A RAID array (“Redundant Array of Inexpensive Drives”, or “Redundant Array of Independent Drives”) is a data storage configuration that uses a quantity of drives that are organized and accessed on the basis of an established configuration to provide data striping, redundancy, or mirroring, or some combination together. RAID configurations are found in many multi-drive external backup storage devices, as well as in Network Attached Storage (NAS) and Storage Attached Network (SAN) systems. Our RAID recovery services cover both hardware and software RAID configurations in virtually every OS environment.
Hardware vs Software RAID
A RAID array will be either a “hardware” or “software” RAID. Hardware RAID uses a physical RAID controller that maintains information about drive configurations, and how the read and write process should operate for the volume. Software RAID (as found in Mac O/S and Windows versions) implements RAID with a normal drive controller, using software to manage the drives in the array. It is a less expensive way to implement RAID data storage, but it can be much slower as it taxes system memory and CPU resources. Because of this, most RAID installations are “hardware” based. There are many levels of RAID, each has its own pros and cons, and each is subject to failure and data loss. The following are some of the more common RAID levels that we see for RAID recovery:
RAID 0 (Striped)
A striped volume has data written across 2 or more hard drives, offering read and write speed but no data protection.
RAID 1 (Mirrored)
Data is written to 2 or more drives simultaneously, providing mirroring and read speed, but slower writes.
RAID 5 (Parity)
This RAID level requires at least 3 drives, with the speed advantages of RAID 0 and parity info protection.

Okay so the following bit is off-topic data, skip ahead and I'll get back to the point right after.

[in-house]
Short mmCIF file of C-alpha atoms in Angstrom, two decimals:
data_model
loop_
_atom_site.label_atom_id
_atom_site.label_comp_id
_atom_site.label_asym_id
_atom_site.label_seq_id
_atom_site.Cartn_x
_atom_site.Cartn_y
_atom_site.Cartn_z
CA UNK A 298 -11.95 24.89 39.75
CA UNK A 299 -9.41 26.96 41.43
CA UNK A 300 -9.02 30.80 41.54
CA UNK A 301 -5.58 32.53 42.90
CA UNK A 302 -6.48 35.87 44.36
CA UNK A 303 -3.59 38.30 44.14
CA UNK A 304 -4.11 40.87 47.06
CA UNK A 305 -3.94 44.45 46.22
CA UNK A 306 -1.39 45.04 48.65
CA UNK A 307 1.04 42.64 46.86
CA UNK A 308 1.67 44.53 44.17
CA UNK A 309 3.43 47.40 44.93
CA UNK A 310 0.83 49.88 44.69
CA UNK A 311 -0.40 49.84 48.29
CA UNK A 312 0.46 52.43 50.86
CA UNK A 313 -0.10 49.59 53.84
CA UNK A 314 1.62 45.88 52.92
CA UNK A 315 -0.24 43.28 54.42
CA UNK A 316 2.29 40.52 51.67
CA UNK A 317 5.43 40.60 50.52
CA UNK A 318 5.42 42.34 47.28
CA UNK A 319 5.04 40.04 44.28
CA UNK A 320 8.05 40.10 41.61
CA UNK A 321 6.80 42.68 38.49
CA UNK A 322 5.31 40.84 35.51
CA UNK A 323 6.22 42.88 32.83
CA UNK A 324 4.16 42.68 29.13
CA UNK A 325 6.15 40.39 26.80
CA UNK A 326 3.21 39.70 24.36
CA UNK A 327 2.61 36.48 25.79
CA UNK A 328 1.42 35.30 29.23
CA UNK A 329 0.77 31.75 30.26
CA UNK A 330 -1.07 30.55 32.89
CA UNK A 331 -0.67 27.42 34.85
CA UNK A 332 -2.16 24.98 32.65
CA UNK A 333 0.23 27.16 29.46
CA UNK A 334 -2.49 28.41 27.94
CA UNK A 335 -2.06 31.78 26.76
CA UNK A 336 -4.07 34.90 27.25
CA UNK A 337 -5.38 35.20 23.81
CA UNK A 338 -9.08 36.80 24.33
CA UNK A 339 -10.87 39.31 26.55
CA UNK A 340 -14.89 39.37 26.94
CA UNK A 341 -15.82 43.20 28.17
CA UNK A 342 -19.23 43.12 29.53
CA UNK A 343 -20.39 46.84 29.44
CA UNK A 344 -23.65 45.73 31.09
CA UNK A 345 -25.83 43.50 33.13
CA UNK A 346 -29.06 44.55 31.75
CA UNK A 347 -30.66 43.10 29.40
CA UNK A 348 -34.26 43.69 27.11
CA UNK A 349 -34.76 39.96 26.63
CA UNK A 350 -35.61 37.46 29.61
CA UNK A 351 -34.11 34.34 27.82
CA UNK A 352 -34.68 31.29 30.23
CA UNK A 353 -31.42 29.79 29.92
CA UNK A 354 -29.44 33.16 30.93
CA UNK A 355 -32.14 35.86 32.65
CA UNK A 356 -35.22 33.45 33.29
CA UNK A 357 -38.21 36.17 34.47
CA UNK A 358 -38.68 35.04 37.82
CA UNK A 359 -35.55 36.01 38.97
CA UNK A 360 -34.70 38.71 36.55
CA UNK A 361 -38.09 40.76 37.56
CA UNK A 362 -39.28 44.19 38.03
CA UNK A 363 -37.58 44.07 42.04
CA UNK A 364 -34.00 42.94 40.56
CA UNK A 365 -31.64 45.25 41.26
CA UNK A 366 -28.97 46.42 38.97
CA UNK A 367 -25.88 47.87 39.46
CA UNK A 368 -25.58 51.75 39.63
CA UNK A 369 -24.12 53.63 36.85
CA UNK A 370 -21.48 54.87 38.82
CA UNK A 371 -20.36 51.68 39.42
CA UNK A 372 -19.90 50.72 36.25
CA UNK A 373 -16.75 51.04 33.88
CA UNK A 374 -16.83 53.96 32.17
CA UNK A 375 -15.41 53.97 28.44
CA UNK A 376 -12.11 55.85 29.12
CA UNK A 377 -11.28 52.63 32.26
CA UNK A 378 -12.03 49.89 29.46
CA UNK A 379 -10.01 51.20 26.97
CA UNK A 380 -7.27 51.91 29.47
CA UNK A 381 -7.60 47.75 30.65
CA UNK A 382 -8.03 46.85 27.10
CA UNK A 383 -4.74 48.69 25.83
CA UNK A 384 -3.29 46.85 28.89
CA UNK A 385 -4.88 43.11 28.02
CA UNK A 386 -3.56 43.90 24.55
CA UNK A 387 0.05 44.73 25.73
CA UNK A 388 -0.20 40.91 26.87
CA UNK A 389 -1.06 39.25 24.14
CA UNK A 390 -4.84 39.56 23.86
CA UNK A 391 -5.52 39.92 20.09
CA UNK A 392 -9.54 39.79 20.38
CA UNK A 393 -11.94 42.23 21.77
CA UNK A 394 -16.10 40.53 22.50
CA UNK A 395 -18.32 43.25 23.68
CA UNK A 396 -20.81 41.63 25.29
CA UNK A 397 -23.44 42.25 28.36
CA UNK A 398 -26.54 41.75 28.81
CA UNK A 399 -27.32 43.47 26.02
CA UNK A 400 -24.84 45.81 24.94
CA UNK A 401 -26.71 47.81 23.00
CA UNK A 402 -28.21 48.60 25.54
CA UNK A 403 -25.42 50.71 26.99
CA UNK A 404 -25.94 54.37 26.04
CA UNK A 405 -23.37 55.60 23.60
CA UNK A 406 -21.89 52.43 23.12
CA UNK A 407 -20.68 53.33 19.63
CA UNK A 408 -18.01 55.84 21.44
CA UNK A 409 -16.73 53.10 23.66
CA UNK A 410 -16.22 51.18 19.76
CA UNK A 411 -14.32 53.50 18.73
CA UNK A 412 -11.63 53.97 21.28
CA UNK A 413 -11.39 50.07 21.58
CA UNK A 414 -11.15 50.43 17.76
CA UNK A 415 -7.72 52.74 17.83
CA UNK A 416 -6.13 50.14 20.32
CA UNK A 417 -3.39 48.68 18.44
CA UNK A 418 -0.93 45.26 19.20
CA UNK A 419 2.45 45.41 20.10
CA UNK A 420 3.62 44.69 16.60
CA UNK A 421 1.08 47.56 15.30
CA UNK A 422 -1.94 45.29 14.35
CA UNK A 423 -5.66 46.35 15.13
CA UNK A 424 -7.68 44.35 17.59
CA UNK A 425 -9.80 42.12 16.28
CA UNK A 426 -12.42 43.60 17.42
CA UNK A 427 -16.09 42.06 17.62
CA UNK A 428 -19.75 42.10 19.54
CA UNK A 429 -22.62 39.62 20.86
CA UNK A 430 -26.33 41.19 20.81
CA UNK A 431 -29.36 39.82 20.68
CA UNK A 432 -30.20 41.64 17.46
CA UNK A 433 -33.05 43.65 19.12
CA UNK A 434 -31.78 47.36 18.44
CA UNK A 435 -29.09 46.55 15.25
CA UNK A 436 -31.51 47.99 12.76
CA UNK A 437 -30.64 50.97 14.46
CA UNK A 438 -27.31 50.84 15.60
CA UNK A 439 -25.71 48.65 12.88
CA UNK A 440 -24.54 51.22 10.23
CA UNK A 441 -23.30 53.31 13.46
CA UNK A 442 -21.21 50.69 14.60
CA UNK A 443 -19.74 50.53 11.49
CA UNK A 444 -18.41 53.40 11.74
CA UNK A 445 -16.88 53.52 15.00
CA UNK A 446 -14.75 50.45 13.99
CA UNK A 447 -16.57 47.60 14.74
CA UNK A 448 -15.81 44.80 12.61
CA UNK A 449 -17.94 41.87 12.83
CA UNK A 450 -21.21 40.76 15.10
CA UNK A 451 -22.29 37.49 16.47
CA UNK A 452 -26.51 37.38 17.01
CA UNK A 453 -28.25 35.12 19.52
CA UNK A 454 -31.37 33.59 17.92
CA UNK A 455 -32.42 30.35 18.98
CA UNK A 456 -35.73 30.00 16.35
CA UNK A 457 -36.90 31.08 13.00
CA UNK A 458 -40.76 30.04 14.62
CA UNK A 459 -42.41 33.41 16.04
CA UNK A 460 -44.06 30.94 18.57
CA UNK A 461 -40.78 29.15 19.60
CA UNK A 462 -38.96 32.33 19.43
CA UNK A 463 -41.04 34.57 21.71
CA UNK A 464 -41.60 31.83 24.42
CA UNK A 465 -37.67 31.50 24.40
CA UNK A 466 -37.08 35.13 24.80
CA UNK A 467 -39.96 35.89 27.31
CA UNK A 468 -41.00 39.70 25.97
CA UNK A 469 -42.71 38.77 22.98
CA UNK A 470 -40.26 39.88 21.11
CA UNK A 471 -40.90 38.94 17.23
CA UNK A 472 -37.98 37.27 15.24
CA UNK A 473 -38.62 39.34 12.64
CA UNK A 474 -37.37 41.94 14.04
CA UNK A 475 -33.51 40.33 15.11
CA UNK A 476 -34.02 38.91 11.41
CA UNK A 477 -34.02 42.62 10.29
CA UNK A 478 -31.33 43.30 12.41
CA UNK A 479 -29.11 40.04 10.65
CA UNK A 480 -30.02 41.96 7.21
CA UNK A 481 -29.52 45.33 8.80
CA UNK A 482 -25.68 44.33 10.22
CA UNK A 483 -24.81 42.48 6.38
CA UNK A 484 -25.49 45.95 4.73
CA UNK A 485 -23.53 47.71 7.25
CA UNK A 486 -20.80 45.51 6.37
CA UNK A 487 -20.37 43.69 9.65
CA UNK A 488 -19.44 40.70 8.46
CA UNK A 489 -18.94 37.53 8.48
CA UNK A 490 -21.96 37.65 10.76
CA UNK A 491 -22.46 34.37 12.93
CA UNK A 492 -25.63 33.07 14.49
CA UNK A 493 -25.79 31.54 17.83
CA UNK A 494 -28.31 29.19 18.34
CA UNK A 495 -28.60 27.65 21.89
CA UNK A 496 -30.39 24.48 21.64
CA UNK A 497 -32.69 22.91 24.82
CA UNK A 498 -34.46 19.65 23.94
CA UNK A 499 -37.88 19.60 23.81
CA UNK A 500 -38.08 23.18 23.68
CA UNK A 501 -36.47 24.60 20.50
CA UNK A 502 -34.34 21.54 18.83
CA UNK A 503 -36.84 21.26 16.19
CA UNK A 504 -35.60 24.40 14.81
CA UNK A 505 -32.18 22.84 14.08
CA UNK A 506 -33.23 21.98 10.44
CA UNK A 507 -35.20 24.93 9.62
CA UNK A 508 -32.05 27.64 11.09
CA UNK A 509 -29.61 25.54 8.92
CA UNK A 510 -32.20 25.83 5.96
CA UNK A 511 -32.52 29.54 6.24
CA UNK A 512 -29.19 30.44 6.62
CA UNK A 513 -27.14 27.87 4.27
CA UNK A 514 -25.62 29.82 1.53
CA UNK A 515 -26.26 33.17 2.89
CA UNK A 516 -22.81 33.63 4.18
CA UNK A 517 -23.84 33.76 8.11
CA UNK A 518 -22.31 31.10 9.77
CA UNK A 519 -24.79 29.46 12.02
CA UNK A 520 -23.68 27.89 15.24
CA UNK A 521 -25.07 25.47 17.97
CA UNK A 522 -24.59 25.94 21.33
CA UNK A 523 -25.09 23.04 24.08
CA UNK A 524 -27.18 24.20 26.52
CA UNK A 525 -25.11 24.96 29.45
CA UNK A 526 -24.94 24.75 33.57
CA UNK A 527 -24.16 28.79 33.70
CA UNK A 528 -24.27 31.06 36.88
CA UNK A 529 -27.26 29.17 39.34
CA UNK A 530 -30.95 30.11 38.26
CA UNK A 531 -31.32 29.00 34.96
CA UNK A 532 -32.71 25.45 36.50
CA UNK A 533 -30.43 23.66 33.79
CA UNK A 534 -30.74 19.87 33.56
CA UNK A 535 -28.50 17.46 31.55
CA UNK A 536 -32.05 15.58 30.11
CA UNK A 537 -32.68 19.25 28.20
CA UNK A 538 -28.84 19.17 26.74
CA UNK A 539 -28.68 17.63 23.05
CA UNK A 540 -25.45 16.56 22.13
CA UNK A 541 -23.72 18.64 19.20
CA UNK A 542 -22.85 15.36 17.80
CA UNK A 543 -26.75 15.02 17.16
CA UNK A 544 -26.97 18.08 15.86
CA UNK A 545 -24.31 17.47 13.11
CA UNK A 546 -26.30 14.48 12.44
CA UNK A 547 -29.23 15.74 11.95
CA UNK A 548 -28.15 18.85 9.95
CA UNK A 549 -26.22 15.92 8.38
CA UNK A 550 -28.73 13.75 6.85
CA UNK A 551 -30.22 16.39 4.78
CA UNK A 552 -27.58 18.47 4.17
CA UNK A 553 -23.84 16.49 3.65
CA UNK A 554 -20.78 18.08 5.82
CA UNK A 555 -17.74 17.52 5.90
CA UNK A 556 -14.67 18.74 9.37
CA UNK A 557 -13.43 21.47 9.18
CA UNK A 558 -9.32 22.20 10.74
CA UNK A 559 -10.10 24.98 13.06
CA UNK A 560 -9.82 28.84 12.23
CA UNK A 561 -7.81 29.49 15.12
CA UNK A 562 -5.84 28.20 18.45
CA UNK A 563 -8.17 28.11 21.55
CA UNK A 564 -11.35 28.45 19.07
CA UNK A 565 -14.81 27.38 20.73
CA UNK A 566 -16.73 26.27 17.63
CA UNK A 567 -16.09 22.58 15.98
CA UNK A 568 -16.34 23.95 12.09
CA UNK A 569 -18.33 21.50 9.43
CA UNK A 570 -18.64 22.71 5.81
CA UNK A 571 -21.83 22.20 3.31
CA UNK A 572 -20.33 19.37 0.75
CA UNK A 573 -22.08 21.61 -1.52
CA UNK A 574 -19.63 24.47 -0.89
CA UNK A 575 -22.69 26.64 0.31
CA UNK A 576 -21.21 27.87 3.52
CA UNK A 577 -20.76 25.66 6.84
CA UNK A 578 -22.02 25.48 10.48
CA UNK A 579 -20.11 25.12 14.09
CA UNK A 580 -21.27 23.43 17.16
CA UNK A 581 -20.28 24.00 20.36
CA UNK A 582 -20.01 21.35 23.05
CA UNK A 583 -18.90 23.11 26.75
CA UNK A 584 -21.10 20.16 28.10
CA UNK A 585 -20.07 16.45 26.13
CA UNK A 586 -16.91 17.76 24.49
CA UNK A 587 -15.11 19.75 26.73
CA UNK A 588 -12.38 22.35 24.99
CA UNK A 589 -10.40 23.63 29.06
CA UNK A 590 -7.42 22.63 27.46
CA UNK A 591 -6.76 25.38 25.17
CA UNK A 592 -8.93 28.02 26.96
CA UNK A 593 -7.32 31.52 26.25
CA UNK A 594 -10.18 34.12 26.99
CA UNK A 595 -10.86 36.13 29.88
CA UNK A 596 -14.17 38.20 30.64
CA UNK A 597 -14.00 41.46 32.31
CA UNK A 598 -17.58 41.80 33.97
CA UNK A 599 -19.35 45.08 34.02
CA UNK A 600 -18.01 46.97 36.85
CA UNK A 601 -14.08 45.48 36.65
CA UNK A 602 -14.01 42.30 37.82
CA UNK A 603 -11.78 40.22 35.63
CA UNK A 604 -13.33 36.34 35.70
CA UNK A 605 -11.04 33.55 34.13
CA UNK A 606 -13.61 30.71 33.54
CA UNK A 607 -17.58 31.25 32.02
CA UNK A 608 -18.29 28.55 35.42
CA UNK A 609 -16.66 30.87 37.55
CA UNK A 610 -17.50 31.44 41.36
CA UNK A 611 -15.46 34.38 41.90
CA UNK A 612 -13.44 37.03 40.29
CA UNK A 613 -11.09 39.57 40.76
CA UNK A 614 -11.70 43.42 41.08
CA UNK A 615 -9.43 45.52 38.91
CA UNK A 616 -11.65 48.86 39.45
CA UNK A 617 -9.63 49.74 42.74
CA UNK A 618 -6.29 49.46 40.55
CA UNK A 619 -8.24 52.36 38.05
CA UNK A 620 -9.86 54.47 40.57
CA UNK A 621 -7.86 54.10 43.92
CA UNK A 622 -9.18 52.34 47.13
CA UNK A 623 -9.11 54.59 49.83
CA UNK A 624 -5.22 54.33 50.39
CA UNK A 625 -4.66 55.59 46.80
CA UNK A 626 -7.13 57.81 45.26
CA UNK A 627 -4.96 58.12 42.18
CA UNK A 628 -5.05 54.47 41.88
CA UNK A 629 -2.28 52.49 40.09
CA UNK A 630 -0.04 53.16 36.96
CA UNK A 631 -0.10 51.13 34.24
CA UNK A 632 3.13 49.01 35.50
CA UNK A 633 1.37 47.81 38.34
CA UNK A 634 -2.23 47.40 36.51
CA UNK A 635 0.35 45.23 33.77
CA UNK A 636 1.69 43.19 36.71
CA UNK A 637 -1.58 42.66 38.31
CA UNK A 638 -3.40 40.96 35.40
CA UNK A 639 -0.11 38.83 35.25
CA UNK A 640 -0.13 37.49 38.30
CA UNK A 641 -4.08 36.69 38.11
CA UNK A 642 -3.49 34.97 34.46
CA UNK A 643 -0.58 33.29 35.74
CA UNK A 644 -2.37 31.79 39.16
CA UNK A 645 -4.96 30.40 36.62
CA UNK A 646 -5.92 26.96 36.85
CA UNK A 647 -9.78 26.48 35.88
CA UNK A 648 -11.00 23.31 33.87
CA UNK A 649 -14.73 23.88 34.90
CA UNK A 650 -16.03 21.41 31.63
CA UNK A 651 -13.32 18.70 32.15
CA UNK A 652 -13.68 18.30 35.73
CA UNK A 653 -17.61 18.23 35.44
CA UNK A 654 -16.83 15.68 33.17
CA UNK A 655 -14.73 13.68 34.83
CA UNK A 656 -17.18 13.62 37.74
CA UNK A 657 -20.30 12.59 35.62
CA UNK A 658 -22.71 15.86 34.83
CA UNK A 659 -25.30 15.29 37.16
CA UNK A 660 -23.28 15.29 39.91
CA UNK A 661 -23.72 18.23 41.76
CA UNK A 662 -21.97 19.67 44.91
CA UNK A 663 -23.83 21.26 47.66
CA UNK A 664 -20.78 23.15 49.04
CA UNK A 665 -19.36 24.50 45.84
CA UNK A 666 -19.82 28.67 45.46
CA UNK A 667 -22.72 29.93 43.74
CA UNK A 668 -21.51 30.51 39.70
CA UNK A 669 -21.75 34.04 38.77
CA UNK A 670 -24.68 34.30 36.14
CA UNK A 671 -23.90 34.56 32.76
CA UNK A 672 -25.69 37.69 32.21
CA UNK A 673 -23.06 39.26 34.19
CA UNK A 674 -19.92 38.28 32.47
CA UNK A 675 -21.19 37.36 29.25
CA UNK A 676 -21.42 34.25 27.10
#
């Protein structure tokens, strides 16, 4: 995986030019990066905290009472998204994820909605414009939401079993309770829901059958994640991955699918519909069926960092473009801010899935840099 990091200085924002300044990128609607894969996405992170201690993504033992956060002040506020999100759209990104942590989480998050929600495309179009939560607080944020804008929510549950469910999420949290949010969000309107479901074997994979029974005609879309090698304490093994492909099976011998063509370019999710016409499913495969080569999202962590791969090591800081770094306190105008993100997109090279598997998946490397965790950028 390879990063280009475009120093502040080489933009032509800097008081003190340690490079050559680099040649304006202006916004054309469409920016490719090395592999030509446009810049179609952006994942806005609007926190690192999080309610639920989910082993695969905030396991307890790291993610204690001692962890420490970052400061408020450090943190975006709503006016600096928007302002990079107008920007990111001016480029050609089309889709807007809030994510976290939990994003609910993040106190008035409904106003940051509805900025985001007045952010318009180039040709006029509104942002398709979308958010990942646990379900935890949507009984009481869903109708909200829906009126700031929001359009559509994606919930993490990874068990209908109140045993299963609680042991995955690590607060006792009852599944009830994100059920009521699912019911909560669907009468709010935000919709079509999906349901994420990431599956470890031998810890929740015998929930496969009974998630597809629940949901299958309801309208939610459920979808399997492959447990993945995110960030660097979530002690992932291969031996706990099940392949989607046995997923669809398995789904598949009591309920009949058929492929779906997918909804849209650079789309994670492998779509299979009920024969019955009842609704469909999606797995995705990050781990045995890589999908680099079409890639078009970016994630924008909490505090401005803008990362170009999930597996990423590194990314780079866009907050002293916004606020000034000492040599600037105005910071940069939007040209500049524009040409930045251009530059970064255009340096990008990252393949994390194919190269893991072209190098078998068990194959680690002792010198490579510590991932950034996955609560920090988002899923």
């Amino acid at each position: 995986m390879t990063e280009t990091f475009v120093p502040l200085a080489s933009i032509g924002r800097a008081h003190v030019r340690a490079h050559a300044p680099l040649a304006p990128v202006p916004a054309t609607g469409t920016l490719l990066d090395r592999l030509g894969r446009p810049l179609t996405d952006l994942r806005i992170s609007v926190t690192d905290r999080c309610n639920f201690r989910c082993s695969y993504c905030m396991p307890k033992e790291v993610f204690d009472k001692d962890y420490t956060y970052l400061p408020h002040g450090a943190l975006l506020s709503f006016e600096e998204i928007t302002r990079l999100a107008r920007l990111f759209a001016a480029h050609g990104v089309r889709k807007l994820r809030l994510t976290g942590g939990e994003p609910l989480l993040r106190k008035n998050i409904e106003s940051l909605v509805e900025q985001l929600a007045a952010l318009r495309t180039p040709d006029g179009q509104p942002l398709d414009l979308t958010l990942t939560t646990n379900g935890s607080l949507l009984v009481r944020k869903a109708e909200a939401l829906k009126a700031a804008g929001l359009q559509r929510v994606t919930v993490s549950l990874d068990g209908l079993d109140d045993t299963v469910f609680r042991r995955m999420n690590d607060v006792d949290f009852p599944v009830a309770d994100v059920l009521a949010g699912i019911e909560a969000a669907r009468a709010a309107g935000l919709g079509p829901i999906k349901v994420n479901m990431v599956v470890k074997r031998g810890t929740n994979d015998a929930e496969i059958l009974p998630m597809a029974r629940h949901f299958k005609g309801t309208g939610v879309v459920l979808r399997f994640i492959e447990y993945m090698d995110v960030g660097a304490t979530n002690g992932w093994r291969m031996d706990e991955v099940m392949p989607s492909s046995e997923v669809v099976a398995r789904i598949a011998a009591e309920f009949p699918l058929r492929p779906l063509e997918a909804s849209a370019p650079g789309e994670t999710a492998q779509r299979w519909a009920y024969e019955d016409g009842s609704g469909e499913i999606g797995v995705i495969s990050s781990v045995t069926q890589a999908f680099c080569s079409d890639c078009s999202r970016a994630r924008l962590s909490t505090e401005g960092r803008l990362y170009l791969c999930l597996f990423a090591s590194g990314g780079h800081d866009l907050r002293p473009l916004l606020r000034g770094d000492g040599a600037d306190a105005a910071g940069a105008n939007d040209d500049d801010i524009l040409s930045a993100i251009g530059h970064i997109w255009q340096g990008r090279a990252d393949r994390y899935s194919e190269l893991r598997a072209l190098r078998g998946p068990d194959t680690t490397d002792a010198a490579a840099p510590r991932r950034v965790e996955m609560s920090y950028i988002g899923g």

RAID 6 (Dual Parity)
Similar to a RAID 5 configuration, RAID 6 writes dual parity info to allow for 2 drive failures simultaneously.
RAID 10 (RAID 1+0)
Essentially this is a RAID 1 volume that is striped. RAID 10 requires 4 or more evenly paired drives.
Experienced RAID Recovery
VANTEX provides both logical and physical RAID recovery support for all RAID configurations in Windows Server, Linux, VMWare, and all other operating environments. Our decades of experience with RAID drive failures, combined with our tools and procedures, has allowed our specialists to succeed in recovering data from RAID arrays that have become inaccessible due to logical, physical and/or mechanical failures.
Every VANTEX RAID recovery project begins with an evaluation of the drive media. A report is then prepared for the client detailing the recovery options, as well as the costs associated with the recovery. This report contains as much information as possible to assist in selecting the best course of action to complete the recovery process. Recovered data is written to whatever data storage media the client requests.
Give us a call to discuss your data loss, or fill out our short Information Request Form. We will outline the possible raid recovery options and costs involved – all at no charge, and with no obligation.